Y chromosome haplogroup derivation for ancient samples
The Yleaf software outputs Y-chromosome haplogroups for male samples in the format of ISOGG (Tables 2 and S4). In all cases, haplogroups output by Yleaf could be further derived using manual asessment of data based on Family Tree haplogroup and SNP information. For this reason, for each individual haplogroup derivation, the Family Tree based haplogroup is provided along with the ISOGG based haplogroup assignment (Fig. 2, Tables 2 and S5).
The HU53 sample was derived for the E-BY4992 (E1b1b1a1b1a) haplogroup based on brachpoint SNPs BY4991 and BY4999 that could be ascertained. This haplogroup is frequent in the southern Balkans, especially in Greece  and was also detected Hungarian conquerors and Avars .
The HU3G sample was derived for haplogroup J-ZS7626 (J1a2b1b2c1a2b) based on the presence of 6 out of 25 haplogroup defining SNPs. This haplogroup radiates across eastern Africa and the southern tip of the Arabian Peninsula, but is also seen among inhabitants of the western shores of the Caspian Sea among Tabasaran, Kumyk, Avar, and Lezgin populations [14, 33].
Sample HU4H is derived for R-BY3642 past R-PF6658 (R1b1a1b1a1a2b). Consistent with this result the R-BY3636; R-BY3630; R-BY3851; R-FGC30121; R-BY42688; R-Y16335 haplogroup defining SNPs downstream of R-PF6658 are not derived and thus these branches can be excluded. The geographic distribution of R1b-U152, that is upstream of R-BY3642 is mainly restricted to the Alpine area of Italy and Corsica .
Samples HU3B, HU52, and HU54 belong to haplogroup R1a. HU54 is derived for R-YP1626 (R1a1a1b1a2b3a4a2c) which is most common in southwest Russia and Ukraine, Belarus and eastern Poland .
The remains belonging to Béla III (HU3B) and HU52 are derived for R-Z2125 (R1a1a1b2a2a). The R-Z2125 haplogroup is common in northeastern Afghanistan, Tajikistan, Kyrgyzstan, and southern Kazakhstan and to a lesser extent in the Volga Ural region, the Caucasus and Iran (Fig. 1) . We could further derive the Árpád Dynasty lineage based on SNPs defining R-Y2632, R-Y20746, R-Y2633, and 16 SNPs associated with haplogroup R-SUR51 (Figs. 2 and 3, Table S5) [13, 14, 16, 36, 37].
High resolution characterization of the R-Z2123 haplogroup
4340 samples from over 40 populations from the Volga-Ural region, the Caucasus, Central and South Central Asia were genotyped for R-Z2125 and/or R-Z2123 (Fig. 1, and Table S1). 400 plus samples were shown to be derived for R-Z2125 and 320 samples were derived for the R-Z2123 haplogroup. 206 representative R-Z2123 samples were chosen for whole-genome sequencing to provide high-resolution characterization of this haplogroup (Figs. 2 and 3). Two previously published high resolution Y chromosome sequencing datasets of an Iraqi and an Iraqi Jew were also included in the analysis along with the two Árpád Dynasty members, Béla III (HU3B) and HU52  (Table S6). From these 210 individuals, five Afghans and one Chechen could not be derived beyond R-Z2123* (R1a1a1b2a2a1). Twelve individuals, all from Afghanistan, are derived for R-Y47 (R1a1a1b2a2a1b). 58 individuals, including 48 Bashkirs predominantly from the Burzyansky and Abzelilovsky districts of Bashkortostan, 4 Afghans , 2 Árpád Dynasty members, an individual from modern day Serbia [7, 39], a Punjabi from Lahore (HG03636) , an Iraqi Jew (GRC14414377 a.k.a 16198) [14, 16, 36] and an Iraqi (GRC15570738)  were derived for R-Y2632 (R1a1a1b2a2a1c3). While the Iraqi individual (GRC15570738) could not be derived past R-Y2632* (R1a1a1b2a2a1c3), the other 57 samples are all derived for R-Y2633 (R1a1a1b2a2a1c3a). Post Y2633, these individuals form three different haplogroups defined by SNPs B139 (present only in the Iraqi Jew), Y2634 and Y16006 (present in the Punjabi from Lahore (HG03636) and 4 Afghans, and SUR51 present in the 48 Bashkirs, the individual from modern day Serbia and the two Árpád Dynasty members, Béla III (HU3B) and HU52. The R-SUR51 haplogroup bifurcates further after 17 shared SNPs (Table S7). The Bashkirs have the additional six SNPs associated with R-SUR51, while the individual from modern day Serbia and the two Árpád Dynasty members lack these, but are derived for a novel haplogroup, R-ARP, defined by nine shared SNPs. The individual from modern day Serbia has nine additional private SNPs, absent from the ancient samples, that define a novel haplogroup R-UVD (Ujvidék; the Hungarian name of modern day Novi Sad). 38 Bashkirs are further derived for R-SUR2 and its subhaplogroups R-SUR72 and R-SUR3/SUR95 while 7 have not been derived past R-SUR51*.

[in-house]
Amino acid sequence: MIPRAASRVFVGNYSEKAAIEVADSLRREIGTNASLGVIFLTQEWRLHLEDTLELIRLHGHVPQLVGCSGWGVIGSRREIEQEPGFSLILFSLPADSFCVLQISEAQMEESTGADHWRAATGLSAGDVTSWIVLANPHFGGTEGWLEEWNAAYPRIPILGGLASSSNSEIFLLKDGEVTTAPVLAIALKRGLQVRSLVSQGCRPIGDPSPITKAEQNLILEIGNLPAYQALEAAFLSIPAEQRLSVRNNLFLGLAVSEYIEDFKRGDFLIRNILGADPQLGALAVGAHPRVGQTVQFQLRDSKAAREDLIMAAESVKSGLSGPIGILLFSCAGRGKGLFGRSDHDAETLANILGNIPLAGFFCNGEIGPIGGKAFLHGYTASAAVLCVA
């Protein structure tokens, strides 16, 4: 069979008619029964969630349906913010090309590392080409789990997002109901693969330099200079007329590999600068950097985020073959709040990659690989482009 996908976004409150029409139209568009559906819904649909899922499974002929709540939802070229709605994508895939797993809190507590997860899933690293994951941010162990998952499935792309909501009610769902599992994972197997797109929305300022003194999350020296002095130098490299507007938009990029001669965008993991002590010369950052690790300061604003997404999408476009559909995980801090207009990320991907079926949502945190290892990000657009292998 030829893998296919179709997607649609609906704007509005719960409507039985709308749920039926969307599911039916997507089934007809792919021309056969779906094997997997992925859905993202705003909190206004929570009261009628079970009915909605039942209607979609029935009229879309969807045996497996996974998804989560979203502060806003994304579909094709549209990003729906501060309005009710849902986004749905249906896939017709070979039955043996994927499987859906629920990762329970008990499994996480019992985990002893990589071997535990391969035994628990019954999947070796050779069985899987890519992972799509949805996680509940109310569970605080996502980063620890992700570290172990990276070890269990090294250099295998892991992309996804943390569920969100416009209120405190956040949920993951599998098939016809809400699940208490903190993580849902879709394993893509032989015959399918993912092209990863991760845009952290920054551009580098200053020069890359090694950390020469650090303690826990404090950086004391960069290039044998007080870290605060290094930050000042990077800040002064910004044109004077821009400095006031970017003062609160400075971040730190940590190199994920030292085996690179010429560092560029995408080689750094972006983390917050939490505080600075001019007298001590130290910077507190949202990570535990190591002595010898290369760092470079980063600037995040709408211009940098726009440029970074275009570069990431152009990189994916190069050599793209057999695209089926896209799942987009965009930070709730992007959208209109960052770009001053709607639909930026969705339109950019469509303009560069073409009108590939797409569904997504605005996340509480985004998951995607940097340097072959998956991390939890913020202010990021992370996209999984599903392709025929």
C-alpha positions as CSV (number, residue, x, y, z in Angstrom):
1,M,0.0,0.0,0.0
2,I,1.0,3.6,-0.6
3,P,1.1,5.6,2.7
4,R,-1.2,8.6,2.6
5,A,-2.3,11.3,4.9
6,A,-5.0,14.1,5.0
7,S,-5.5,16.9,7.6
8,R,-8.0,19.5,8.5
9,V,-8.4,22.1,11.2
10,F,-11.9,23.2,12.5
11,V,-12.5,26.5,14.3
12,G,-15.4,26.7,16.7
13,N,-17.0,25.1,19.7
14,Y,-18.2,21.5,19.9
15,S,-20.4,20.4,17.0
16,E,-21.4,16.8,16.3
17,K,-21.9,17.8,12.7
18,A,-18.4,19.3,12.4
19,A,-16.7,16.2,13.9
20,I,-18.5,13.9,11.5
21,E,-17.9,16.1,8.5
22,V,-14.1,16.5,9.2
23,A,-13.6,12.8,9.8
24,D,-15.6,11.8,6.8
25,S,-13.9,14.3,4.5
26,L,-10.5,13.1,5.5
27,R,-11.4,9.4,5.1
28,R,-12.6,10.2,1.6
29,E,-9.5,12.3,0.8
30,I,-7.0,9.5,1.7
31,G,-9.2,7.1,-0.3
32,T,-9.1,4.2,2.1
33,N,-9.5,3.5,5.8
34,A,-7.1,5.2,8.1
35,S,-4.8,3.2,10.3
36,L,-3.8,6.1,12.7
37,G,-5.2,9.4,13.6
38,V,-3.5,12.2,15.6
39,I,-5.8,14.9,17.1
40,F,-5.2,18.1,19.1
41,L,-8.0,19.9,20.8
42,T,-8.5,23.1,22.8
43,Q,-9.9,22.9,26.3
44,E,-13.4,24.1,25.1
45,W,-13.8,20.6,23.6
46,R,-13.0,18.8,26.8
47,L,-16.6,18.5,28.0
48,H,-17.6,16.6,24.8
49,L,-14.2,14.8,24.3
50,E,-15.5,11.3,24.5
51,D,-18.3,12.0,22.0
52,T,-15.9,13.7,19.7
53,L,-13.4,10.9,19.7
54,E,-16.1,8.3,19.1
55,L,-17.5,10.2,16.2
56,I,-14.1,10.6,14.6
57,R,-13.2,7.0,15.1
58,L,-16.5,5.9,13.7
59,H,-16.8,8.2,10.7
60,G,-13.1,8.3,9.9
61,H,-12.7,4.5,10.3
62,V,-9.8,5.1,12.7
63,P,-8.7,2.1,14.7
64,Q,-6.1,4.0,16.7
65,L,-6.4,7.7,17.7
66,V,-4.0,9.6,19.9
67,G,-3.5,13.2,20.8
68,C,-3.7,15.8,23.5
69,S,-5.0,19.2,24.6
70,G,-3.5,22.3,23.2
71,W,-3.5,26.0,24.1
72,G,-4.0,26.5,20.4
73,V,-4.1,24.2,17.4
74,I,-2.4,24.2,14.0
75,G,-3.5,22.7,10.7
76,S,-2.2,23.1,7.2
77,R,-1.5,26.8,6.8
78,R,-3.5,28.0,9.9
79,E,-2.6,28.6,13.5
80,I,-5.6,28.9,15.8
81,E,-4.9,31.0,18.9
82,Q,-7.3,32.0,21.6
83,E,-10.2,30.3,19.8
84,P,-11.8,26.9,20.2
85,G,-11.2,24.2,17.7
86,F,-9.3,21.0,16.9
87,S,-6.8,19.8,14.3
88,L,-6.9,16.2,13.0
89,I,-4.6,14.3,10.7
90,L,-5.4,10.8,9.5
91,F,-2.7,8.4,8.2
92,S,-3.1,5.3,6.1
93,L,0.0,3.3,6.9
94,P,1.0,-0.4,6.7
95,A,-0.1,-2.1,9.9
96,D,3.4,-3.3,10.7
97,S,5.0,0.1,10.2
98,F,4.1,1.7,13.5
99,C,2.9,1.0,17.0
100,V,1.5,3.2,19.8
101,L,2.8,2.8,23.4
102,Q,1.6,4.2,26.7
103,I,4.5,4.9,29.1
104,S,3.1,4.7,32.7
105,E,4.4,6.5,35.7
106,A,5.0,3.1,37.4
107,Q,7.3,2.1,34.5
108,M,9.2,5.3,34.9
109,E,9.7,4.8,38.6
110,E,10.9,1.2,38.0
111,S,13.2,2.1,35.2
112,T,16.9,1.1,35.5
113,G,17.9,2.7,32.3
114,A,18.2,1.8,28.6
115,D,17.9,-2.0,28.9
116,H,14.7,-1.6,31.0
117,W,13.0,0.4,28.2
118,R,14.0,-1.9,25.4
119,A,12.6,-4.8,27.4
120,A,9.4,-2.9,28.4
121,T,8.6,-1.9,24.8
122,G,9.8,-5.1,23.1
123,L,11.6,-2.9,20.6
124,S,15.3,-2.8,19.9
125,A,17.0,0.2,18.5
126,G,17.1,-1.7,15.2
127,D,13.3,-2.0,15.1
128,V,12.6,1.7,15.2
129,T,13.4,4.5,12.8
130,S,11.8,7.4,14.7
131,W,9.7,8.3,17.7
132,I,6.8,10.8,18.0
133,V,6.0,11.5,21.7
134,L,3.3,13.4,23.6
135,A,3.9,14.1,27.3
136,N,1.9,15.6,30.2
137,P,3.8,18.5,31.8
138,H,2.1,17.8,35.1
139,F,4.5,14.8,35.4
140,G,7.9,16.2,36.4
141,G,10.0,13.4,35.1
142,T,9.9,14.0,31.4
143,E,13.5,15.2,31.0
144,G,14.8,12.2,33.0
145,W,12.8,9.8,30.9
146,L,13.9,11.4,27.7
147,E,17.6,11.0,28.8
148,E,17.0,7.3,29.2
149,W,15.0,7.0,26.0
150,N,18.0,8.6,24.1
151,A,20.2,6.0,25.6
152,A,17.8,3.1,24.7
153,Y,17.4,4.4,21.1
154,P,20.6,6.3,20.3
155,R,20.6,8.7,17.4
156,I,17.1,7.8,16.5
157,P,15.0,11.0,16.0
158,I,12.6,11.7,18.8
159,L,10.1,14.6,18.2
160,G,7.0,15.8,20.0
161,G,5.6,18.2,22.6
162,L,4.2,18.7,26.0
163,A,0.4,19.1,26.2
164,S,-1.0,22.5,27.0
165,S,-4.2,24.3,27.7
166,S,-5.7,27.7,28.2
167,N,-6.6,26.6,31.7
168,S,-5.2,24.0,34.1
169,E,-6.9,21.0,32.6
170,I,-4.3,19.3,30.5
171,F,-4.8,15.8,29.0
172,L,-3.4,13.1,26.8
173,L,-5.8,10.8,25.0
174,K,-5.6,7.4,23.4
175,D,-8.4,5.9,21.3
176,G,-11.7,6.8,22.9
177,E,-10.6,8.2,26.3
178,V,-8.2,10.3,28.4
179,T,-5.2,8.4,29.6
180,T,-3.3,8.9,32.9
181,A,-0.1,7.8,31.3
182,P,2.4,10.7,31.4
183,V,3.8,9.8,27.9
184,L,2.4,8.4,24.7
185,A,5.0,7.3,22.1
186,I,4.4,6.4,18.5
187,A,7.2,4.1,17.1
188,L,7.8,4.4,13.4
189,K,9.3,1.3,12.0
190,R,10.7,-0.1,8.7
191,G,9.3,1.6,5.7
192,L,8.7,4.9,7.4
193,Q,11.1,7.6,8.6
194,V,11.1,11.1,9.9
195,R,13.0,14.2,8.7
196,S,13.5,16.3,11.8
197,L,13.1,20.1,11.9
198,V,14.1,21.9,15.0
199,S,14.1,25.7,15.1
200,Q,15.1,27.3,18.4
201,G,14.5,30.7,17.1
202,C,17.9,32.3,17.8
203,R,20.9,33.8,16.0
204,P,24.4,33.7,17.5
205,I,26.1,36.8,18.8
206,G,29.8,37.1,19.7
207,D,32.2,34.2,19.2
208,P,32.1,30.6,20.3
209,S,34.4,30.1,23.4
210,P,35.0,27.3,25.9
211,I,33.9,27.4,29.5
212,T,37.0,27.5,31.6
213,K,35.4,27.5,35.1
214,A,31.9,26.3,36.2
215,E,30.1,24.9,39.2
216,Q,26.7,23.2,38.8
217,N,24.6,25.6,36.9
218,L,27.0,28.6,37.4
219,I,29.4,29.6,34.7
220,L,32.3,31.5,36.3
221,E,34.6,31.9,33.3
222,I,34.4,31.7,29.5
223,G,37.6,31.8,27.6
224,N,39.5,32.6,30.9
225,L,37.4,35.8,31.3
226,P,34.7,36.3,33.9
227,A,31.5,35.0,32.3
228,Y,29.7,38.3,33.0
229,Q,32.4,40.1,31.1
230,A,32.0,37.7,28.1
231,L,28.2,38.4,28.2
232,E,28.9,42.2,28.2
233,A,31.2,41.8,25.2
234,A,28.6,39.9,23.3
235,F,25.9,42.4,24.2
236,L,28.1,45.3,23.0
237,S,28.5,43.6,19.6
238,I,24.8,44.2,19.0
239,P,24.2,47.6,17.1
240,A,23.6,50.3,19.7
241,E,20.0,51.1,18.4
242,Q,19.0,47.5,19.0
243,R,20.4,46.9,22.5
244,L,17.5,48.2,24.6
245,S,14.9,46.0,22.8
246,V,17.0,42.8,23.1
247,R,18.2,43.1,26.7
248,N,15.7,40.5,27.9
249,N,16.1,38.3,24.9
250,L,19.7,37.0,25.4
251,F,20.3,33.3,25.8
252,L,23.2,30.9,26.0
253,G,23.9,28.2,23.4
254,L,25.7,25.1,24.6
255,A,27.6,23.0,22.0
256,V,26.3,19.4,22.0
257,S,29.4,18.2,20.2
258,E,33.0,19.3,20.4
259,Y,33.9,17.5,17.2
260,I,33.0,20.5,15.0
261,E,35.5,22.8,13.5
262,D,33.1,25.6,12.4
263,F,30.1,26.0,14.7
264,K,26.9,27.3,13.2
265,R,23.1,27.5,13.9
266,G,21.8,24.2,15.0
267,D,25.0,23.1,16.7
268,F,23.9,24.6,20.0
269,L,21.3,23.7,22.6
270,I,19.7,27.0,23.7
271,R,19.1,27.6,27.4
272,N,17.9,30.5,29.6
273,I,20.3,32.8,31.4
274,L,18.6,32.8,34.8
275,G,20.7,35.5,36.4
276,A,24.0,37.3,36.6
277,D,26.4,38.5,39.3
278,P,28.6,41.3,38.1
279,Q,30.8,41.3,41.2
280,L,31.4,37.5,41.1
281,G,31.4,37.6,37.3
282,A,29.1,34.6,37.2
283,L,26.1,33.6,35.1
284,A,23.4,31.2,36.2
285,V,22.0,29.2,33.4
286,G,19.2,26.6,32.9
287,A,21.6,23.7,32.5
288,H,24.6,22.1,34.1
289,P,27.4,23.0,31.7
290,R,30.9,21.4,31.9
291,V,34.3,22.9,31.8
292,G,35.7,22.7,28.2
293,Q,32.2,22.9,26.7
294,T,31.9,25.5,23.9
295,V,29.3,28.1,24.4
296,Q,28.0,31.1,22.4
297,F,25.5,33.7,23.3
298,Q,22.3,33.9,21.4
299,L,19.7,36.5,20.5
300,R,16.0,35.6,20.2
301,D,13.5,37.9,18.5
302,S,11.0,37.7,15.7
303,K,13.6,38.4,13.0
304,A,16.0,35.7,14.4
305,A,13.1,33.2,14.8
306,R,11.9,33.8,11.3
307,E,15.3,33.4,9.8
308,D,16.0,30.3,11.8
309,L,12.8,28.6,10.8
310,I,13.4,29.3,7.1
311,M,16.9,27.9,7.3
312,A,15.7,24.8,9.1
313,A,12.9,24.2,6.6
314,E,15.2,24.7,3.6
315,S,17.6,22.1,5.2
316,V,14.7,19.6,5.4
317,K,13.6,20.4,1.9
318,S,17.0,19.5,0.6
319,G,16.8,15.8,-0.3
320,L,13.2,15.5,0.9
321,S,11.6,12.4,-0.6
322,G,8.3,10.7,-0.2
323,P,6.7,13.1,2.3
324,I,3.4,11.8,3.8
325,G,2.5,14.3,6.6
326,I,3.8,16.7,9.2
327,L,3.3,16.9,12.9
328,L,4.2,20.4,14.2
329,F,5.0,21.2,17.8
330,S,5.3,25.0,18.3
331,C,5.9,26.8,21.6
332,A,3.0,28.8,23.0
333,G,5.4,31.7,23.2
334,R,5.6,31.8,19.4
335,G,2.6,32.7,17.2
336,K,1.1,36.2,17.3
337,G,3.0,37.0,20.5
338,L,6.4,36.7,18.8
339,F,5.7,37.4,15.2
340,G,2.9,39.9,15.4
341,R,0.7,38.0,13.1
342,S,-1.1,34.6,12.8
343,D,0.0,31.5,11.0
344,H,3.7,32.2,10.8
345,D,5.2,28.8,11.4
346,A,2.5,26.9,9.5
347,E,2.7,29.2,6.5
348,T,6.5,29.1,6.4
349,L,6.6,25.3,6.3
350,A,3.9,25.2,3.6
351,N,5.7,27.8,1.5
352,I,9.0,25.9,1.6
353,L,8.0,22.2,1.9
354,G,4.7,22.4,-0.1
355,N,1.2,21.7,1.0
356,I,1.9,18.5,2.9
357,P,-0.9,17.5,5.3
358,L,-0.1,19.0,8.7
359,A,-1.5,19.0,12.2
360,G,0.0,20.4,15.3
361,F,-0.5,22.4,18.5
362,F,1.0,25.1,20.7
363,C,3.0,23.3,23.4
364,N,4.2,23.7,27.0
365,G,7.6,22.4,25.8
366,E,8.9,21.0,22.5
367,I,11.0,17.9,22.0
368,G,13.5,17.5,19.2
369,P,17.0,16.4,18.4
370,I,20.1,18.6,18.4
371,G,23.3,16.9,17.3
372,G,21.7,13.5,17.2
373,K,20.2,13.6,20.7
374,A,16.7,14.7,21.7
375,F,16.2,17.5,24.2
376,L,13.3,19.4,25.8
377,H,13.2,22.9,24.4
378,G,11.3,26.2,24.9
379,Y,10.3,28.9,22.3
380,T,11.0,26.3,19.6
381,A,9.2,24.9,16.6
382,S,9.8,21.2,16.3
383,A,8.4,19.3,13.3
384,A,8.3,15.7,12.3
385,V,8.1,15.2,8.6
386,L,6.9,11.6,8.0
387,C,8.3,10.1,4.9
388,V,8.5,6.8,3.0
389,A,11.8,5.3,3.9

The other 134 individuals, including all 89 samples from the Caucasus, 30 Bashkirs predominantly from the Arhangelsky region and 15 Afghans are derived for Y934 and its subhaplogroups (Figs. 2 and 3, Table S6).
We generated a phylogenetic tree of the 208 modern samples and the two Árpád Dynasty members described above using the Clustal Omega software (v.1.2.4)  to assess evolutionary relationships and time to most recent common ancestor. Only SNPs that fall within the ~10 Mb region of the Y-chromosome described by Poznik et al.  were used in the calculation of coalescence times (Table S8). Using the appearance of R-Y2633 haplogroup 4100 years ago as an anchor based on prior work , the data indicates that the individual from modern day Serbia and the two Árpád Dynasty members, Béla III (HU3B) and HU52 separated from the Bashkirs about 2000 years ago, while the four main branches of the R-2123 haplogroup represented in this cohort, R-Z2123*, R-Y47, R-Y2632, R-Y934 arose ~4500 years ago.